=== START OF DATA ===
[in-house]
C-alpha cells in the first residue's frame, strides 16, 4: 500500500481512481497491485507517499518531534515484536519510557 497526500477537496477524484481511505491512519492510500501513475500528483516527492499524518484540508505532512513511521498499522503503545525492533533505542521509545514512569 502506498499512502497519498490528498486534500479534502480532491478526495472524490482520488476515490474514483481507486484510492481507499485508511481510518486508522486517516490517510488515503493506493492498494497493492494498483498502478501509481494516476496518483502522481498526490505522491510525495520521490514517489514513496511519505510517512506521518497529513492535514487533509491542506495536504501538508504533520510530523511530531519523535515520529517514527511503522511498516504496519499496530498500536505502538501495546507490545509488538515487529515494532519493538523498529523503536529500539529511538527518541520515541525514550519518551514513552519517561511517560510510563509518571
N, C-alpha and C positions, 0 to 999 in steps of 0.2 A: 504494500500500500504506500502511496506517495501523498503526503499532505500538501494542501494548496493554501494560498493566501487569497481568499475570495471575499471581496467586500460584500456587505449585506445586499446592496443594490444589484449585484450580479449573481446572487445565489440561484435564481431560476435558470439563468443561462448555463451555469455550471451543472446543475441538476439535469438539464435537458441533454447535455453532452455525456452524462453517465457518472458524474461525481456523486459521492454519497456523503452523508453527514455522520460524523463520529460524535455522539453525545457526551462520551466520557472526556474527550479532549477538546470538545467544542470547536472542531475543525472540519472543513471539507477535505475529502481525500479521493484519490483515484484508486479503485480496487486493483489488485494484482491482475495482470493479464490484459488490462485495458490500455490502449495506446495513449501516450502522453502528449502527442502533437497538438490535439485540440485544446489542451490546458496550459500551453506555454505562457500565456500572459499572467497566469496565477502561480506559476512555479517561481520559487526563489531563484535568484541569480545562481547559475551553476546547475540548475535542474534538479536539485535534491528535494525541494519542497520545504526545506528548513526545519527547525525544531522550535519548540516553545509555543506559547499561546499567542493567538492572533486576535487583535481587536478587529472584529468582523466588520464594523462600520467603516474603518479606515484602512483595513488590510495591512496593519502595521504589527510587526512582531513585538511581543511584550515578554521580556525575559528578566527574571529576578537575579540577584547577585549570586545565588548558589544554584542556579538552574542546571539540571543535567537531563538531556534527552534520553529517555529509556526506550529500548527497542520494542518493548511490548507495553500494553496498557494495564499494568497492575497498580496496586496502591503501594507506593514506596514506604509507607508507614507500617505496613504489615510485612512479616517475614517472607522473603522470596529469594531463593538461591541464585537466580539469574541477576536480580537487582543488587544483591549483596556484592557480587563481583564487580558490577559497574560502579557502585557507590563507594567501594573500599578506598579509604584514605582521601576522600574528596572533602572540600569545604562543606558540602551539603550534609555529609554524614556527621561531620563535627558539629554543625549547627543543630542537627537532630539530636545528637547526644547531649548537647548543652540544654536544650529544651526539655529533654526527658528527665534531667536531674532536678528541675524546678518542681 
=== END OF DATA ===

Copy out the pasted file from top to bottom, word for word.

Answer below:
[in-house]
C-alpha cells in the first residue's frame, strides 16, 4: 500500500481512481497491485507517499518531534515484536519510557 497526500477537496477524484481511505491512519492510500501513475500528483516527492499524518484540508505532512513511521498499522503503545525492533533505542521509545514512569 502506498499512502497519498490528498486534500479534502480532491478526495472524490482520488476515490474514483481507486484510492481507499485508511481510518486508522486517516490517510488515503493506493492498494497493492494498483498502478501509481494516476496518483502522481498526490505522491510525495520521490514517489514513496511519505510517512506521518497529513492535514487533509491542506495536504501538508504533520510530523511530531519523535515520529517514527511503522511498516504496519499496530498500536505502538501495546507490545509488538515487529515494532519493538523498529523503536529500539529511538527518541520515541525514550519518551514513552519517561511517560510510563509518571
N, C-alpha and C positions, 0 to 999 in steps of 0.2 A: 504494500500500500504506500502511496506517495501523498503526503499532505500538501494542501494548496493554501494560498493566501487569497481568499475570495471575499471581496467586500460584500456587505449585506445586499446592496443594490444589484449585484450580479449573481446572487445565489440561484435564481431560476435558470439563468443561462448555463451555469455550471451543472446543475441538476439535469438539464435537458441533454447535455453532452455525456452524462453517465457518472458524474461525481456523486459521492454519497456523503452523508453527514455522520460524523463520529460524535455522539453525545457526551462520551466520557472526556474527550479532549477538546470538545467544542470547536472542531475543525472540519472543513471539507477535505475529502481525500479521493484519490483515484484508486479503485480496487486493483489488485494484482491482475495482470493479464490484459488490462485495458490500455490502449495506446495513449501516450502522453502528449502527442502533437497538438490535439485540440485544446489542451490546458496550459500551453506555454505562457500565456500572459499572467497566469496565477502561480506559476512555479517561481520559487526563489531563484535568484541569480545562481547559475551553476546547475540548475535542474534538479536539485535534491528535494525541494519542497520545504526545506528548513526545519527547525525544531522550535519548540516553545509555543506559547499561546499567542493567538492572533486576535487583535481587536478587529472584529468582523466588520464594523462600520467603516474603518479606515484602512483595513488590510495591512496593519502595521504589527510587526512582531513585538511581543511584550515578554521580556525575559528578566527574571529576578537575579540577584547577585549570586545565588548558589544554584542556579538552574542546571539540571543535567537531563538531556534527552534520553529517555529509556526506550529500548527497542520494542518493548511490548507495553500494553496498557494495564499494568497492575497498580496496586496502591503501594507506593514506596514506604509507607508507614507500617505496613504489615510485612512479616517475614517472607522473603522470596529469594531463593538461591541464585537466580539469574541477576536480580537487582543488587544483591549483596556484592557480587563481583564487580558490577559497574560502579557502585557507590563507594567501594573500599578506598579509604584514605582521601576522600574528596572533602572540600569545604562543606558540602551539603550534609555529609554524614556527621561531620563535627558539629554543625549547627543543630542537627537532630539530636545528637547526644547531649548537647548543652540544654536544650529544651526539655529533654526527658528527665534531667536531674532536678528541675524546678518542681 